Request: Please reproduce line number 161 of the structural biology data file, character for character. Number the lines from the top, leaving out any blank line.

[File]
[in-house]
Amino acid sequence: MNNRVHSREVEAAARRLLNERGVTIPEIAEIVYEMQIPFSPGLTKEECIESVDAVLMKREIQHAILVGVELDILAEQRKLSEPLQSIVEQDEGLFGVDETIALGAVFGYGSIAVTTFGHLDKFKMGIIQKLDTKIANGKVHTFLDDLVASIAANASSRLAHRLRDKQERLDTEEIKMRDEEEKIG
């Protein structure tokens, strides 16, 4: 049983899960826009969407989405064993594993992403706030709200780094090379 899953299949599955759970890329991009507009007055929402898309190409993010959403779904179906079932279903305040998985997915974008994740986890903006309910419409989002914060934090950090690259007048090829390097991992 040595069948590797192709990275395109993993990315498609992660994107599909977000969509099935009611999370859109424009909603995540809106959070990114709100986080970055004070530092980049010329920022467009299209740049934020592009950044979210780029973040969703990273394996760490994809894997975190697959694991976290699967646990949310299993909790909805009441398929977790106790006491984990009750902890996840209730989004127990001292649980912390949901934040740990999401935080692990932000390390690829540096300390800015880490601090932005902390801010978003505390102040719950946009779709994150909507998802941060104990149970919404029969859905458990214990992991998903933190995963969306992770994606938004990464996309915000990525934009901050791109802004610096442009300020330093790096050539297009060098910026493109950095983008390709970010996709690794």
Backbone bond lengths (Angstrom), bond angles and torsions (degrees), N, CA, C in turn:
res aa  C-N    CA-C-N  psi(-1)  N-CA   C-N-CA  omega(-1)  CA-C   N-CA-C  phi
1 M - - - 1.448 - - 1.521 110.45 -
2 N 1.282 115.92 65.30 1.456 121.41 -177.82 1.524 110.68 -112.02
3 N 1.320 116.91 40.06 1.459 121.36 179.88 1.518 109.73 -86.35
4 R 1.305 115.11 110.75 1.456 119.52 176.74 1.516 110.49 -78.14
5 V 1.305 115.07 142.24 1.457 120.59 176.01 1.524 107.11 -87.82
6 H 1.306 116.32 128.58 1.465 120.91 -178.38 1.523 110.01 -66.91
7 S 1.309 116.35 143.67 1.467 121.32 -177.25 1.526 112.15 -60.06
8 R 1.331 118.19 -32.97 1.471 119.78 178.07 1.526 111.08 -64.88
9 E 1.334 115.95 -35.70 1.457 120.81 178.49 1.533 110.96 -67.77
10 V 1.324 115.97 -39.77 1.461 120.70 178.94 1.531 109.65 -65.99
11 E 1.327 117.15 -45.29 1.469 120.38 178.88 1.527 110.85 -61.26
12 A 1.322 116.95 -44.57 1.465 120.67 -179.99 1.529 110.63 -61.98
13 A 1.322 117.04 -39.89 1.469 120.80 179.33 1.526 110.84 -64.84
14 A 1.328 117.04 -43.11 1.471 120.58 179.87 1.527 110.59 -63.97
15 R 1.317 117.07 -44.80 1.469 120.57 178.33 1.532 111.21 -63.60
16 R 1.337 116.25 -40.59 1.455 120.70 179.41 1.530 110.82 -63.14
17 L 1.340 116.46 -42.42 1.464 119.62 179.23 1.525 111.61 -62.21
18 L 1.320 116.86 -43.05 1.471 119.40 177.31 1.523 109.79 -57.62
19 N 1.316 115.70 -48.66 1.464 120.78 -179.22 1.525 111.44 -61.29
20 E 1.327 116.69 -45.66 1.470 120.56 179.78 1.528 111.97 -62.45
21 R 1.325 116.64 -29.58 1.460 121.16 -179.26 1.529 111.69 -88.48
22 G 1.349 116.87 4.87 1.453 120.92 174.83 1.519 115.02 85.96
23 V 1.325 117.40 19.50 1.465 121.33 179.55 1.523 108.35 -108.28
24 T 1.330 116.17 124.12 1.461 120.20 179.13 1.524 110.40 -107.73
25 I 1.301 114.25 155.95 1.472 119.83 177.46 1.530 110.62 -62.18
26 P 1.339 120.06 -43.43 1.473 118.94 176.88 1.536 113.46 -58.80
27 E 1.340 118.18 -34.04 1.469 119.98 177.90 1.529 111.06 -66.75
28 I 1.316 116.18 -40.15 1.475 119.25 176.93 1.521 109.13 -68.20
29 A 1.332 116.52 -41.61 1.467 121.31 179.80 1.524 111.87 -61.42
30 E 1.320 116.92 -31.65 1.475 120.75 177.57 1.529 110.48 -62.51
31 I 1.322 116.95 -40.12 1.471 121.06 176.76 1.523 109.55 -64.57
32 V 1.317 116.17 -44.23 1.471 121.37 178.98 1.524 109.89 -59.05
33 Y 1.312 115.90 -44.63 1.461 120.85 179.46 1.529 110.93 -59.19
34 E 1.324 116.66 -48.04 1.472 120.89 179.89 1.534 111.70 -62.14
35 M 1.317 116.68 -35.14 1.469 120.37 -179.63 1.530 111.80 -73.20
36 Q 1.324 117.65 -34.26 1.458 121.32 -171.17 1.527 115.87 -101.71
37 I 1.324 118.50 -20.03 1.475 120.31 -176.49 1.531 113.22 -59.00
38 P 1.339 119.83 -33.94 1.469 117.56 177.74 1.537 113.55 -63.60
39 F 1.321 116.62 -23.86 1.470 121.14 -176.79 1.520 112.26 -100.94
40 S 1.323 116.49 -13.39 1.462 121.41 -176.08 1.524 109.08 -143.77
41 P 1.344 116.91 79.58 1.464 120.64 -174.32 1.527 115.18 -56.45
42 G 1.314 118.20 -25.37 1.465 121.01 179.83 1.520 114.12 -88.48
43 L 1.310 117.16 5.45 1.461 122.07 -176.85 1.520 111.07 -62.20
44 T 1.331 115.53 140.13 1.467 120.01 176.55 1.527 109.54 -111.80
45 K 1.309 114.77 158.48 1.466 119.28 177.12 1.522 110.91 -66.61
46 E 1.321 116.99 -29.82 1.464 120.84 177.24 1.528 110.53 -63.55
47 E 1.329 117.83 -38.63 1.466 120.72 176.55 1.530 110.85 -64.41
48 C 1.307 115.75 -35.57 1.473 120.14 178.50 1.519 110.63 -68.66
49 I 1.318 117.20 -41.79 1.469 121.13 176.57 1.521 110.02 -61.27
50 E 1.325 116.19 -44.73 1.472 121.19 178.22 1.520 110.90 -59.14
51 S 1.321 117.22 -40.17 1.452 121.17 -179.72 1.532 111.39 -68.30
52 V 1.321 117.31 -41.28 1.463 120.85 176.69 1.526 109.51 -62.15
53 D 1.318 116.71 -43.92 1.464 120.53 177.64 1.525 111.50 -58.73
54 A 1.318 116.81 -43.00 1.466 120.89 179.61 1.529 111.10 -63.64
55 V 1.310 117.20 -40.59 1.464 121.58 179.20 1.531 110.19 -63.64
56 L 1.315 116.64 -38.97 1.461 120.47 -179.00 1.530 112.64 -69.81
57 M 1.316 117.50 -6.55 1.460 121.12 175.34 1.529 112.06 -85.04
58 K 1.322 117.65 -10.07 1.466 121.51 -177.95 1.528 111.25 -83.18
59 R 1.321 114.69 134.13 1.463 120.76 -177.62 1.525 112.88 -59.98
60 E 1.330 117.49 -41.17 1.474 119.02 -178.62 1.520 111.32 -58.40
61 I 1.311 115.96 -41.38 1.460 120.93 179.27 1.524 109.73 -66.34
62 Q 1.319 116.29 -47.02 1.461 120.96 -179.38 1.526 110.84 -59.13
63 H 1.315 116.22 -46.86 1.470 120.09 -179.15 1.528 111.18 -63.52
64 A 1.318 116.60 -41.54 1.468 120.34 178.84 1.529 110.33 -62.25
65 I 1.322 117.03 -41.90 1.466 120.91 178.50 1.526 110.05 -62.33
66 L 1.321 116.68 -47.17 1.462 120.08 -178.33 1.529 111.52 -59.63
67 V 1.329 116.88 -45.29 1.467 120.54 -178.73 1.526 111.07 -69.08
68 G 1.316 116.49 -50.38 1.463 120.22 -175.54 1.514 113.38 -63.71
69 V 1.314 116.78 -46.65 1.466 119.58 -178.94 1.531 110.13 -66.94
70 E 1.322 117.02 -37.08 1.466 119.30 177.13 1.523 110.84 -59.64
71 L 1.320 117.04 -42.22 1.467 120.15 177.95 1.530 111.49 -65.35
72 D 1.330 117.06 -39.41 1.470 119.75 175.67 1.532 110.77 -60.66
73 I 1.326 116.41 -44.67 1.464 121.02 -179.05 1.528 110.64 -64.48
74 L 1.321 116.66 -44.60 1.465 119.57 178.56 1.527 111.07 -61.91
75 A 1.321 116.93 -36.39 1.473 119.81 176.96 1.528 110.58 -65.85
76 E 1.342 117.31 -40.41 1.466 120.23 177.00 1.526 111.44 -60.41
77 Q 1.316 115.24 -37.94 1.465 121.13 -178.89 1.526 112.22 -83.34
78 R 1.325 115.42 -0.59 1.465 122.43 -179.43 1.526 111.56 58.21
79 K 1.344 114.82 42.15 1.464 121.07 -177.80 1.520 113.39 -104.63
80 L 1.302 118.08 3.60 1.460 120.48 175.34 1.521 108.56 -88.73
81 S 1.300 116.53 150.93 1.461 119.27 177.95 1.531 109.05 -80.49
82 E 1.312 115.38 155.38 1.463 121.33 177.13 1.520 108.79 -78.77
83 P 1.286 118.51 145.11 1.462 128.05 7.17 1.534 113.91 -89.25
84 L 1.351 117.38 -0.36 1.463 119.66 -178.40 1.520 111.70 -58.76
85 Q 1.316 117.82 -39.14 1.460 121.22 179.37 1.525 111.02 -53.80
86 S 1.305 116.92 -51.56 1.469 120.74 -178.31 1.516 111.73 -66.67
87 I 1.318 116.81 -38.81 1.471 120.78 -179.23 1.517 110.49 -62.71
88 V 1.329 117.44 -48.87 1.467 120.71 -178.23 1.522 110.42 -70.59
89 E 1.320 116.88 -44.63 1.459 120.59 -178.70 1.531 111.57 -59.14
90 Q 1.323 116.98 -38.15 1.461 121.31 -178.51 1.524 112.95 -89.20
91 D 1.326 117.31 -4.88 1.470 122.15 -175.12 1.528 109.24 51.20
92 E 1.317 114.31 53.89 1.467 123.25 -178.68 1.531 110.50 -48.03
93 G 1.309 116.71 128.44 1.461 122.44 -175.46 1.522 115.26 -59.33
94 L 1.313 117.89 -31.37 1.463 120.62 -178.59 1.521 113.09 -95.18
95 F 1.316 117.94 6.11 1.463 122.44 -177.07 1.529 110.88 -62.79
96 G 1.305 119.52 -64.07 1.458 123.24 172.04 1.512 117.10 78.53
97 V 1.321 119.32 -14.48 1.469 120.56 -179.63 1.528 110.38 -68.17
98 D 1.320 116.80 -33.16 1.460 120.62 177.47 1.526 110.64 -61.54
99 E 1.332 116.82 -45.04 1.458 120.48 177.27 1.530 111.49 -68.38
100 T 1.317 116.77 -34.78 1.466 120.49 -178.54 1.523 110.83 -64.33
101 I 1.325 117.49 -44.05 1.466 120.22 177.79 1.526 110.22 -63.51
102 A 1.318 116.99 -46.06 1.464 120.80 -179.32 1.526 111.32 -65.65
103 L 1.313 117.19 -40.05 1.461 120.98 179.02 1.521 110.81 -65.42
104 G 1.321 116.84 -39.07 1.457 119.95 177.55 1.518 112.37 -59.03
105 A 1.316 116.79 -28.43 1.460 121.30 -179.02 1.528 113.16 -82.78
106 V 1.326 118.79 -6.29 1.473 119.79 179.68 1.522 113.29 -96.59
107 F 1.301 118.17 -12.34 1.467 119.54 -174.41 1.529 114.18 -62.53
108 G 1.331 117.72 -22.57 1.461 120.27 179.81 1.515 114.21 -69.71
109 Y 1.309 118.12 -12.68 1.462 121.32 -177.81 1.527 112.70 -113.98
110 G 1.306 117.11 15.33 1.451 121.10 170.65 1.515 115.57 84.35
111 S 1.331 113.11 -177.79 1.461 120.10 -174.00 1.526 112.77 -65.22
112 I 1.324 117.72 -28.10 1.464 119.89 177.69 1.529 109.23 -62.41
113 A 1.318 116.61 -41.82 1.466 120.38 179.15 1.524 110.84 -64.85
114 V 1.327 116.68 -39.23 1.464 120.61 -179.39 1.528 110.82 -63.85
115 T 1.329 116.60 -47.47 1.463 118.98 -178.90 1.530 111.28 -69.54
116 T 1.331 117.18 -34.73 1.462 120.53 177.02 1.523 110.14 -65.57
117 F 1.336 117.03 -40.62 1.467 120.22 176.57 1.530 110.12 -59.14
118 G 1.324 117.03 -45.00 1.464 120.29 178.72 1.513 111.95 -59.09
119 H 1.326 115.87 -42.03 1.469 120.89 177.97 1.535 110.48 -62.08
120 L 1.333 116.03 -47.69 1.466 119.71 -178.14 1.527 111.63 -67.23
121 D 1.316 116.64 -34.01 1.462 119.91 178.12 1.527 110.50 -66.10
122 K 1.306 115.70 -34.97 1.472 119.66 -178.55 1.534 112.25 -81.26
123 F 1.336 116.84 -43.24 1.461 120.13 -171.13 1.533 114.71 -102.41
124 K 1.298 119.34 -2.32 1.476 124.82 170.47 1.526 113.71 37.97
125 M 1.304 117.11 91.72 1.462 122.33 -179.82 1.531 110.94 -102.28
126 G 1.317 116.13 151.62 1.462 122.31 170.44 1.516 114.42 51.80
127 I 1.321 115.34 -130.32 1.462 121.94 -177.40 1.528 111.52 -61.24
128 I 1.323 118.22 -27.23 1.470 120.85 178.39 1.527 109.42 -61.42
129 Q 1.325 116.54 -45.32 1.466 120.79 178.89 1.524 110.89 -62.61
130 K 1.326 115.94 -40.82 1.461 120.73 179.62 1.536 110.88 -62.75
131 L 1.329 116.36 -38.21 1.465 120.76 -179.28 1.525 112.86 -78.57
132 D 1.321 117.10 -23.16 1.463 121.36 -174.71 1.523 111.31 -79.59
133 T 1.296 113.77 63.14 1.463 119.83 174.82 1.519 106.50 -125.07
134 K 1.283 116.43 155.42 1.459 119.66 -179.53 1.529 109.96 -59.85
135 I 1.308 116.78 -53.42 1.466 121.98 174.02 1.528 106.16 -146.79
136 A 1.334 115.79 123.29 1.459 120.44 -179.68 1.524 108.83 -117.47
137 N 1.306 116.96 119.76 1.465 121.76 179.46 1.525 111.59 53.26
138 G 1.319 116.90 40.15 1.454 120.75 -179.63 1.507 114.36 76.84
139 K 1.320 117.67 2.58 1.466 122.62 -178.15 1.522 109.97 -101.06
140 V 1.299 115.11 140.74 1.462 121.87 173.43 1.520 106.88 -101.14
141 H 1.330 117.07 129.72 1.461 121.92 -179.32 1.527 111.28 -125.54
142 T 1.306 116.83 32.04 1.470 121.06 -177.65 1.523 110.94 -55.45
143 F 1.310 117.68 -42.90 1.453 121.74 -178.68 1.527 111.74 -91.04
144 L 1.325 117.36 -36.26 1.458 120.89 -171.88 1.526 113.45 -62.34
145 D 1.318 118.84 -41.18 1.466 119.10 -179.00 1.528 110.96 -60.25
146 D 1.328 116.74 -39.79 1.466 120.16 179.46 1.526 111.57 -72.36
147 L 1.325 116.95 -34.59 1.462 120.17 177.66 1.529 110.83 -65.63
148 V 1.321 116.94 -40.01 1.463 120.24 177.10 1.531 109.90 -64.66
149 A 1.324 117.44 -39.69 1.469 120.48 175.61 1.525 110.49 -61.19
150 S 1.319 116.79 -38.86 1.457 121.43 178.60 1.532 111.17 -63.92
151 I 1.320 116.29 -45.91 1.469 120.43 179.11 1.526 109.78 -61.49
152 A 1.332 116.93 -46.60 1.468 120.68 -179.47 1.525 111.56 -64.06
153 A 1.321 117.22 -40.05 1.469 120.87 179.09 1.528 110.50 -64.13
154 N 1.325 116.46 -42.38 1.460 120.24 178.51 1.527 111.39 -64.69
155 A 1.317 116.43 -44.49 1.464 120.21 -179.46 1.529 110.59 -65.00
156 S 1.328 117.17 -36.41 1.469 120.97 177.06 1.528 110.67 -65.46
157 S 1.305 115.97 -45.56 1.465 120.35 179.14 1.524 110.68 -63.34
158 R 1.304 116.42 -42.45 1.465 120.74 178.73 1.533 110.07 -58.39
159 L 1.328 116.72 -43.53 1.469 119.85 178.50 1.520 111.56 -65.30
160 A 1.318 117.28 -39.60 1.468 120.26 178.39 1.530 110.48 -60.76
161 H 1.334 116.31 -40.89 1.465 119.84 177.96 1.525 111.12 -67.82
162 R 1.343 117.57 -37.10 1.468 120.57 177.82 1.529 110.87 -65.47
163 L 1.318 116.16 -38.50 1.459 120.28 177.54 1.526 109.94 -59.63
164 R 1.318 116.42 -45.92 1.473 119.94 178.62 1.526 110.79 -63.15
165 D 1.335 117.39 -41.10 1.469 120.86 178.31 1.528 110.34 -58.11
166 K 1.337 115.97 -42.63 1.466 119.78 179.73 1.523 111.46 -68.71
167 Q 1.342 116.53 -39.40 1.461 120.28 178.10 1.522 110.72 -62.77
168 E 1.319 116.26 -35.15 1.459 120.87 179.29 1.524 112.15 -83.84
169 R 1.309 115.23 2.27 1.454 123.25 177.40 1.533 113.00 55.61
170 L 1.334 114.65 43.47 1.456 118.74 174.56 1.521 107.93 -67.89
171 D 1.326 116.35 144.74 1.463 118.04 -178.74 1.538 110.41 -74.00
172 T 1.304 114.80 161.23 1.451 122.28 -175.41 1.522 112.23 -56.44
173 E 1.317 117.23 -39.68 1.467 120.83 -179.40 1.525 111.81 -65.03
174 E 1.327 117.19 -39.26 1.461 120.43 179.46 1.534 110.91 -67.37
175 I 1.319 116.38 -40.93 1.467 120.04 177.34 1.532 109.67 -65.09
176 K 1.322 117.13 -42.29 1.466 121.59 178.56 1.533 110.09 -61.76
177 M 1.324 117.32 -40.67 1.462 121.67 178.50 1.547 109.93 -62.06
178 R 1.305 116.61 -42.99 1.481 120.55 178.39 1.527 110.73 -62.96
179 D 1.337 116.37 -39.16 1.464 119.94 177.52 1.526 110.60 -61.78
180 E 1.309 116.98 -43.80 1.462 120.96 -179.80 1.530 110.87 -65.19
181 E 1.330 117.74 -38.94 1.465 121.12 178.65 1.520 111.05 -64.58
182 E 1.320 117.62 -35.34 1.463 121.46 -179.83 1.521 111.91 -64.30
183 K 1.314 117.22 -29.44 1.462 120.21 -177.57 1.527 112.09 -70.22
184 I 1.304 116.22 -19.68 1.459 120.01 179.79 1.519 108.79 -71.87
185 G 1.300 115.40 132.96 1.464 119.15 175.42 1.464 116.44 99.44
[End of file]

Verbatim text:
156 S 1.328 117.17 -36.41 1.469 120.97 177.06 1.528 110.67 -65.46